Saihō-ji (西芳寺) is a Rinzai Zen Buddhist temple in Matsuo, Nishikyō Ward, Kyoto, Japan. The temple, which is famed for its moss garden, is commonly referred to as "Koke-dera" (苔寺), meaning "moss temple", while the formal name is "Kōinzan Saihō-ji" (洪隠山西芳寺). The temple, primarily constructed to honor Amitābha, was first founded by Gyōki and was later restored by Musō Soseki. In 1994, Saihō-ji was registered as a UNESCO World Heritage Site, as part of the "Historic Monuments of Ancient Kyoto". Over 120 types of moss are present in the two-tiered garden, resembling a beautiful green carpet with many subtle shades.
According to temple legend, Saihō-ji was constructed during the Nara period by Gyōki, on the location of one of Prince Shōtoku's former retreats. The temple first operated as a Hossō temple dedicated to Amitabha, and was known as "Saihō-ji" (西方寺), a homophone of the current name. The name was selected because Amitabha is the primary buddha of Western Paradise, known in Japanese as "Saihō Jōdo" (西方浄土). Legend states that such famous Japanese monks as Kūkai and Hōnen later served as the chief priests of the temple. Although the veracity of these legends is questionable, it is believed that such a predecessor to the current temple did, in fact, exist.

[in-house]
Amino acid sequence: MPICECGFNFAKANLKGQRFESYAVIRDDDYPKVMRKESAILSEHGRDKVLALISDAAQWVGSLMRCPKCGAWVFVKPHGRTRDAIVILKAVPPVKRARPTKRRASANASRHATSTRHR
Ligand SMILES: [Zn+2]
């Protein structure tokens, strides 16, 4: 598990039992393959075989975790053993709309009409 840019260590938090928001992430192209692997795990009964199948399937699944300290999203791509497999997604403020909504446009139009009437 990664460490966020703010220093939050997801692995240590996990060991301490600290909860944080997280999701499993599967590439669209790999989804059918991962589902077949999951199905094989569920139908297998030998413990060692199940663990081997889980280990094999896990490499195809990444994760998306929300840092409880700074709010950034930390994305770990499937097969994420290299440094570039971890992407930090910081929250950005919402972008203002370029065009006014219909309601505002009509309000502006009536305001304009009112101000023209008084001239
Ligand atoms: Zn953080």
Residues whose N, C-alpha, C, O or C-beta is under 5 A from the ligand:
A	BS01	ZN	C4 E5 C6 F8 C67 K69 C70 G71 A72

Mike Fung | Nov 27, 2017
You have to make a reservation with the temple at least a month before your visit. They don’t take online reservations; you’ll have to send them a self-addressed envelope for confirmation and admission passes (old school). There are a bunch of travel agencies that charge an additional fee for getting around this process, but we didn’t use them because it wasn’t exactly hassle-free or guaranteed either. We got in thanks to the helpful team at the ANA Crown Plaza Kyoto.
Thomas Chen | Nov 26, 2017
The most serene temple I've visited amongst dozens. Getting in is a feat in and of itself: it requires snail mailing them a postcard (get your hotel to do this in advance) and the entrance fee is steeper at $30 USD/person. The serenity, beauty and foliage is quite worth it though.
Amelia Smap | Aug 19, 2017
Such a beautiful place to visit. Make sure that you make a booking one month in advance. They accept no walk ins!
William Treasure | Aug 21, 2016
You are required to ask for notice seven days in advance to enter, some hotels can do this for you and some companies online charge a fee to do this. Upon entering you witness a small Buddhist ceremony with chanting, you are then asked to write a wish, and your name on a wooden plate and present it. After that, you can see the garden freely. When I visited, I was surprised to see most other visitors rush through the garden and leave within half an hour. Wait, take your time, and most other people will leave, you won't have people in the background of your photos, and you won't be disturbed too much. The garden is fairly large, dominated by a pond, and has extensive moss. It's very beautiful. I was lucky enough that a heron flew down into the garden and stayed for a short while after most people left. It's a bit of effort to get access, and a bit of effort to understand your ticket, but it's very beautiful and well worth it.
Blake Bambridge | Oct 8, 2017
A simply beautiful experience. Worth a trip.
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